Jeff Jensen
October 13, 2000 AT 04:00 AM EDT

Drawn and Quarterly

Current Status
In Season
Comic Novels, Coffee Table

We gave it an A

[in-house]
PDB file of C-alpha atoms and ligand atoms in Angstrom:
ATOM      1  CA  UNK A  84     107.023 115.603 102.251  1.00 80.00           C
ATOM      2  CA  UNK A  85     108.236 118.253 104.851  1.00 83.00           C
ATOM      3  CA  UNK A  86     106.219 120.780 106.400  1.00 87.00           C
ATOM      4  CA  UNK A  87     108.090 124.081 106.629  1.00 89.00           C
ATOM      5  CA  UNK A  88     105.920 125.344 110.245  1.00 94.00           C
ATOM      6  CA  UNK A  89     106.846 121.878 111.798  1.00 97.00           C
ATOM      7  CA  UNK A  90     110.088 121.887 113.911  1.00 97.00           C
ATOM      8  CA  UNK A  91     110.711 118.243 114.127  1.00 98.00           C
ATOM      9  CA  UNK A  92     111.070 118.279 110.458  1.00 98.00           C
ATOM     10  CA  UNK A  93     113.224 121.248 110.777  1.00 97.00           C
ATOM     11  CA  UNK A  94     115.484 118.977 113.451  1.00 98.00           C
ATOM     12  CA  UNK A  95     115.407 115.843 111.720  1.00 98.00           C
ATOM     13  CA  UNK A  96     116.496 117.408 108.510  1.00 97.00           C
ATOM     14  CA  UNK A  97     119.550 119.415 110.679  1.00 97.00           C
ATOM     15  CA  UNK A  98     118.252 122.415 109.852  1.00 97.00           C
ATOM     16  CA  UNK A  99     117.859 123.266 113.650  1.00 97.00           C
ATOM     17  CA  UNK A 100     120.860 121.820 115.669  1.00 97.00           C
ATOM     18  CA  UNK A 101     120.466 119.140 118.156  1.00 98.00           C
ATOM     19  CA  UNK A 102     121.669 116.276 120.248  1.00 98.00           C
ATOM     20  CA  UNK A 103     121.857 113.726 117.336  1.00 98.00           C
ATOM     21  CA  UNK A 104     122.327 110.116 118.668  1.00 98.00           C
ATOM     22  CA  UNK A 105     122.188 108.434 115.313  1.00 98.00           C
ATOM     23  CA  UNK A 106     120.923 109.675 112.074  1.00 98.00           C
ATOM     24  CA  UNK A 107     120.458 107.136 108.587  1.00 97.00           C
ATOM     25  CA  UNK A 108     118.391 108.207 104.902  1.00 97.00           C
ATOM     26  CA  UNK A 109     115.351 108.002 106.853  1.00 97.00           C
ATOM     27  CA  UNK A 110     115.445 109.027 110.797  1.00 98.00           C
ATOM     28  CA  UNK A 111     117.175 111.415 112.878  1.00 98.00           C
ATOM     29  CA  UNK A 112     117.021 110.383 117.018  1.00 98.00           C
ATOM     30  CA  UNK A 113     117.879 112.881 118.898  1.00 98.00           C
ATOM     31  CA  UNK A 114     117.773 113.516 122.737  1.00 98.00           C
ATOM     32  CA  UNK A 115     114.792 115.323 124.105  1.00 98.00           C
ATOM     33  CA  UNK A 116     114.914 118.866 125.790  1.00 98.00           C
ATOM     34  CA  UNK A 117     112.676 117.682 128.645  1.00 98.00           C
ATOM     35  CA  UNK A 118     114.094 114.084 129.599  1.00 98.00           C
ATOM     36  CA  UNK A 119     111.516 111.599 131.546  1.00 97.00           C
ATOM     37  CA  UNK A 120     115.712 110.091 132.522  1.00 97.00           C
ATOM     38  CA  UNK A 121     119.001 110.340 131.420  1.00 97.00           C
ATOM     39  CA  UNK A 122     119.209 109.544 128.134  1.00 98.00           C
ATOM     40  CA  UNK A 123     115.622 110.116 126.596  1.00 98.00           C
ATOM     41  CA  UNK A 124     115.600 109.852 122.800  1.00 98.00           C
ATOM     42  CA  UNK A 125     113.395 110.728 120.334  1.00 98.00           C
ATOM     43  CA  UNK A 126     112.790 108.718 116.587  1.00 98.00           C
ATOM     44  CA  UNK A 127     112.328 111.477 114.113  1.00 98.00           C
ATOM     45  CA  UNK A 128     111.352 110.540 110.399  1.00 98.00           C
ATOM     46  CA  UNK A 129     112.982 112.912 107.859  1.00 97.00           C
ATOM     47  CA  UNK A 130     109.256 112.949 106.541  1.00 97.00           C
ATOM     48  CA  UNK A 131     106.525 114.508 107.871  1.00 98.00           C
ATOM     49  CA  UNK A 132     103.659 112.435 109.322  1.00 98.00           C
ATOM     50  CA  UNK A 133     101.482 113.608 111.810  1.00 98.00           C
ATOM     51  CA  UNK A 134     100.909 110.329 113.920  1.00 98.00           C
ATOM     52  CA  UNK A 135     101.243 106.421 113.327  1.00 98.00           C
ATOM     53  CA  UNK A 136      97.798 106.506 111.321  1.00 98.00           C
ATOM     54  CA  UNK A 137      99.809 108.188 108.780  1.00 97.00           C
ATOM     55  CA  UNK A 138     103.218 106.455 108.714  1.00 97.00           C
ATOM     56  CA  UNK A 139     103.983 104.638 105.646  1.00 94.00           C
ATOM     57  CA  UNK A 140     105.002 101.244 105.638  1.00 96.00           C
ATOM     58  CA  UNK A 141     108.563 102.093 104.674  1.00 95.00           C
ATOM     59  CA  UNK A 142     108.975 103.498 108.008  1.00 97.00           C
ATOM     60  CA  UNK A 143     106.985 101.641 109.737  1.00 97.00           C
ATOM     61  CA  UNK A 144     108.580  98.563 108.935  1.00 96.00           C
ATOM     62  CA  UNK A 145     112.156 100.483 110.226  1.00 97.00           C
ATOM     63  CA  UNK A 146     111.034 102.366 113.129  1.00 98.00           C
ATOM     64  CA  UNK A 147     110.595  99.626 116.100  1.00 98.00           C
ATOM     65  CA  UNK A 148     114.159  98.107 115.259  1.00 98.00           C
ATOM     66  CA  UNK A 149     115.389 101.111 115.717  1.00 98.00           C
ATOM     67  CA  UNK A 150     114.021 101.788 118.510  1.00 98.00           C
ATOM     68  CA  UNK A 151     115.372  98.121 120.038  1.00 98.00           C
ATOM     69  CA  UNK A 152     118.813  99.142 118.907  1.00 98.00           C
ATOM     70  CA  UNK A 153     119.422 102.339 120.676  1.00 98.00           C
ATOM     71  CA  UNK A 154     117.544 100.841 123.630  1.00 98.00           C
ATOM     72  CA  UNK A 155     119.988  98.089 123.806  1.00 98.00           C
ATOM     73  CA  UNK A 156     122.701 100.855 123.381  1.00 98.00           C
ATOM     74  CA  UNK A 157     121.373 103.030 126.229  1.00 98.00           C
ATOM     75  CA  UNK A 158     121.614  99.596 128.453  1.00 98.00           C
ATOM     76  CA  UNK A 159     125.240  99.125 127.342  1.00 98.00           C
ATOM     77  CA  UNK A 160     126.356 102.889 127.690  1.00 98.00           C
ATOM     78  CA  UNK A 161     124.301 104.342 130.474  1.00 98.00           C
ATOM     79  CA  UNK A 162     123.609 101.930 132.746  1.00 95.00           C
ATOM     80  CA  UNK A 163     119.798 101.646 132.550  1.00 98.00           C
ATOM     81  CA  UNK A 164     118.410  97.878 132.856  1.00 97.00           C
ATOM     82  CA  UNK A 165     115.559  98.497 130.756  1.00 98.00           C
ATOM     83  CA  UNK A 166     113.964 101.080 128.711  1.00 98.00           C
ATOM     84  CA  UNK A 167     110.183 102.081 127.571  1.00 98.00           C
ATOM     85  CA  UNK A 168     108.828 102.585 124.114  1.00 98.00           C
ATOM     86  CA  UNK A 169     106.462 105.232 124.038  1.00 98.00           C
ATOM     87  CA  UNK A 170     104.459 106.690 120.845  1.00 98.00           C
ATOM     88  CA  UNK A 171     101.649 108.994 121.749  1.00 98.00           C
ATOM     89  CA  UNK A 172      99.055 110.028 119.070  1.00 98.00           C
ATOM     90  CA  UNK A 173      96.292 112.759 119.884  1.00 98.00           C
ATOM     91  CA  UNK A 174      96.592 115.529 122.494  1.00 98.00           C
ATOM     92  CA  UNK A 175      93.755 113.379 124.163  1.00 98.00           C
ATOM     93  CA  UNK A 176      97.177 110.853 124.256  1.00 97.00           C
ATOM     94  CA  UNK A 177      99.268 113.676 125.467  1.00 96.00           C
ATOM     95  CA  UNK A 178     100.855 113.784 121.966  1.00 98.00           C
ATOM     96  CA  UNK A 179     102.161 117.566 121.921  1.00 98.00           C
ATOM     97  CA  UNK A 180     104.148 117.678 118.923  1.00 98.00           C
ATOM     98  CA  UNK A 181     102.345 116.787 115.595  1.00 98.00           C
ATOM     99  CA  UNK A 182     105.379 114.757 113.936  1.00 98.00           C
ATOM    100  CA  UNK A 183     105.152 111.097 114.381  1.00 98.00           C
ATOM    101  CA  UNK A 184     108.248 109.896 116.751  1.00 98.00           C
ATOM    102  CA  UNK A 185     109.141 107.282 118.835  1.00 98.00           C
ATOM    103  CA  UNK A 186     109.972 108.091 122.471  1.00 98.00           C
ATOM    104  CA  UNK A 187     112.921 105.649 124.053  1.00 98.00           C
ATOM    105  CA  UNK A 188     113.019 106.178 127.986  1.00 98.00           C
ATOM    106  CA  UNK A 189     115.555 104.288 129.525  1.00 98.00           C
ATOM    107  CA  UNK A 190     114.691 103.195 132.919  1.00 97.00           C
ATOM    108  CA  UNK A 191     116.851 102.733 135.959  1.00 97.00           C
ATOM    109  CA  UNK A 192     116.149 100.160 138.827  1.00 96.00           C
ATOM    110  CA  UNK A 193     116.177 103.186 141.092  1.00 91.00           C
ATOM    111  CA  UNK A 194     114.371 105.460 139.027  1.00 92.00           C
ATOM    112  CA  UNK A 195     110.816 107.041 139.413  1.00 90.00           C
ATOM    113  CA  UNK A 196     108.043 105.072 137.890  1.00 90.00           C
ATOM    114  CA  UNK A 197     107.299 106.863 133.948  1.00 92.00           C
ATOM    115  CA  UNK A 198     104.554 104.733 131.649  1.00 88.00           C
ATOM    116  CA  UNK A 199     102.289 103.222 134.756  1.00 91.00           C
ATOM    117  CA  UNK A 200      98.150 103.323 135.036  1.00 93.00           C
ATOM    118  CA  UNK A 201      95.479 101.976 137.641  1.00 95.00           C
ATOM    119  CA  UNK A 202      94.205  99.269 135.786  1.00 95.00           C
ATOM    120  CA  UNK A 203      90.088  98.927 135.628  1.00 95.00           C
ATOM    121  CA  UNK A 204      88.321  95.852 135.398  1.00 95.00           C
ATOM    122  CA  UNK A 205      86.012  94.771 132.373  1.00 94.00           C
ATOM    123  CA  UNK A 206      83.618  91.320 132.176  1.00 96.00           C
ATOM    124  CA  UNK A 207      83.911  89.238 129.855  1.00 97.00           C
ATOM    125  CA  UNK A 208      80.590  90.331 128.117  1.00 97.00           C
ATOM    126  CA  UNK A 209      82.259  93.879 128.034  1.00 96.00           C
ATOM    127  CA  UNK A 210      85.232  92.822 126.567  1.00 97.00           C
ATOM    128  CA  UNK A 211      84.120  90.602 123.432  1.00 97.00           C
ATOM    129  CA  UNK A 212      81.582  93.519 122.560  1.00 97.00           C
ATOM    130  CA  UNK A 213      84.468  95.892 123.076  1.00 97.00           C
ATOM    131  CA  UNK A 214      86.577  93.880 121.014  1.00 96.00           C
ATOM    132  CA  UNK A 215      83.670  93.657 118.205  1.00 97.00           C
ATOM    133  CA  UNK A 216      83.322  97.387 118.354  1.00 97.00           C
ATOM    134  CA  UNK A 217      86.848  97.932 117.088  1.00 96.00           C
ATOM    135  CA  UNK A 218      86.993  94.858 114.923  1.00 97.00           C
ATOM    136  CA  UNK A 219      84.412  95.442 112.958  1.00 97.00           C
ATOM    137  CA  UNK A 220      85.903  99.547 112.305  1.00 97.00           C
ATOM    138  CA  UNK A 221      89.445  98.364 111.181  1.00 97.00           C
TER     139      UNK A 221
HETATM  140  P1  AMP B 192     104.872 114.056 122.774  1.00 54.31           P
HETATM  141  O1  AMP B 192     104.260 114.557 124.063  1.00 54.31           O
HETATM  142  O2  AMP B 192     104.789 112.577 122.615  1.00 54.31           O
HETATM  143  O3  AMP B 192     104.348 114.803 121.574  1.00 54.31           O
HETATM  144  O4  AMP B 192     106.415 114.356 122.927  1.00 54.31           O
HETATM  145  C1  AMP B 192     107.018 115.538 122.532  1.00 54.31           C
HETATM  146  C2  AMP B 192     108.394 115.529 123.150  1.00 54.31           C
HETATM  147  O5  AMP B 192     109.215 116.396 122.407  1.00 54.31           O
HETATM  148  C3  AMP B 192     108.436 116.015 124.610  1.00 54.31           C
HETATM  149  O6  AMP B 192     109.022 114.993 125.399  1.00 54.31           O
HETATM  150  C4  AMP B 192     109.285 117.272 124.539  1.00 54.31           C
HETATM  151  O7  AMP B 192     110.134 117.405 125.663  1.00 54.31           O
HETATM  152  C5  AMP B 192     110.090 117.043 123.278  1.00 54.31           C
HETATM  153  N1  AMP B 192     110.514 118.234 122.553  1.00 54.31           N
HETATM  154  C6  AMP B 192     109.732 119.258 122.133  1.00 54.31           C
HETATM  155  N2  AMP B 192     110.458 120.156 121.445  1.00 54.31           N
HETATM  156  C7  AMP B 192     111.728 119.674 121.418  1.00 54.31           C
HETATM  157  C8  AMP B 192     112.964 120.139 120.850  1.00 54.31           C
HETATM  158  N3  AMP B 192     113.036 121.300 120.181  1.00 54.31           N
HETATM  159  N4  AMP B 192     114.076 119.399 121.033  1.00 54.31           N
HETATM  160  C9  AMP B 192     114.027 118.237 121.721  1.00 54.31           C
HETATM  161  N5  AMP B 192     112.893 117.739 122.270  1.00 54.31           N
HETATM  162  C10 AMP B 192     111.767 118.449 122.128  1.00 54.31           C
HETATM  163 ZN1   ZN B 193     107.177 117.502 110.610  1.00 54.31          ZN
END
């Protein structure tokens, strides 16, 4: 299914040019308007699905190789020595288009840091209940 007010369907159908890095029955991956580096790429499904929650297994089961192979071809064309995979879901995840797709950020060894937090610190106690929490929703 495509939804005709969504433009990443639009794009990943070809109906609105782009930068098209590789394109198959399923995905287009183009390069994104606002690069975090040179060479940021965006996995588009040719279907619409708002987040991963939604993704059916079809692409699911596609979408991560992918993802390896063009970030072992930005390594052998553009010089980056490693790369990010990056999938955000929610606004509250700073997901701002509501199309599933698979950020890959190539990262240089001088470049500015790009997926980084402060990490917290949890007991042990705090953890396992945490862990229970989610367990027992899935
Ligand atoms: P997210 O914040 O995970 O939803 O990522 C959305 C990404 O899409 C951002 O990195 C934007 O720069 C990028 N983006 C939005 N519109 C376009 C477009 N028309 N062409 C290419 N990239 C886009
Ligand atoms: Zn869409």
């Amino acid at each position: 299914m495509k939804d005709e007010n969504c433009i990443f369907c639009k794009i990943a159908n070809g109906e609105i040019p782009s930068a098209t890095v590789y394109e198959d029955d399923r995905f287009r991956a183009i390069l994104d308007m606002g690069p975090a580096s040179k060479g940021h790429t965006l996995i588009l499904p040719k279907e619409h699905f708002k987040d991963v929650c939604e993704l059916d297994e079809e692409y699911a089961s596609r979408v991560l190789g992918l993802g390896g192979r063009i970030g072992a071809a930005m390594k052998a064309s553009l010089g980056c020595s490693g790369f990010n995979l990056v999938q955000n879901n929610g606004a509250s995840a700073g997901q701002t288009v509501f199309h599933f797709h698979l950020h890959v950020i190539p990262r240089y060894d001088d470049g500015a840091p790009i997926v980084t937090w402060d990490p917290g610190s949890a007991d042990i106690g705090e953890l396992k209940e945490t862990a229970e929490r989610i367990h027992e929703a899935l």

Drawn and Quarterly, an anthology of foreign and out-of-the-mainstream cartoonists is like an avant-garde multiplex: sometimes pretentious, sometimes revelatory, always interesting. This latest volume, the third, is the most consistently enjoyable yet. ”Dostoyevsky Comics” by R. Sikoryak recasts Crime and Punishment as a Bob Kane Batman comic — or is it the other way around? Either way, it’s a provocative collision. Franco Matticchio’s ”The Pillow” is a surreal charmer about a horny pillow that sneaks off on his half-man/half-cat owner for some late-night nooky. Michel Rabagliati’s ”Paul Apprentice Typographer” is a minor-chord masterpiece, a touching father/son tale that never hits a mawkish note. Only his second work in comics, Rabagliati’s briskly paced story brims with quirky touches. Yet the epiphany comes from a tribute to Gasoline Alley creator Frank King. The strips reflect an inventiveness on a par with masters like Winsor McCay and Will Eisner but rarely attempted today. A

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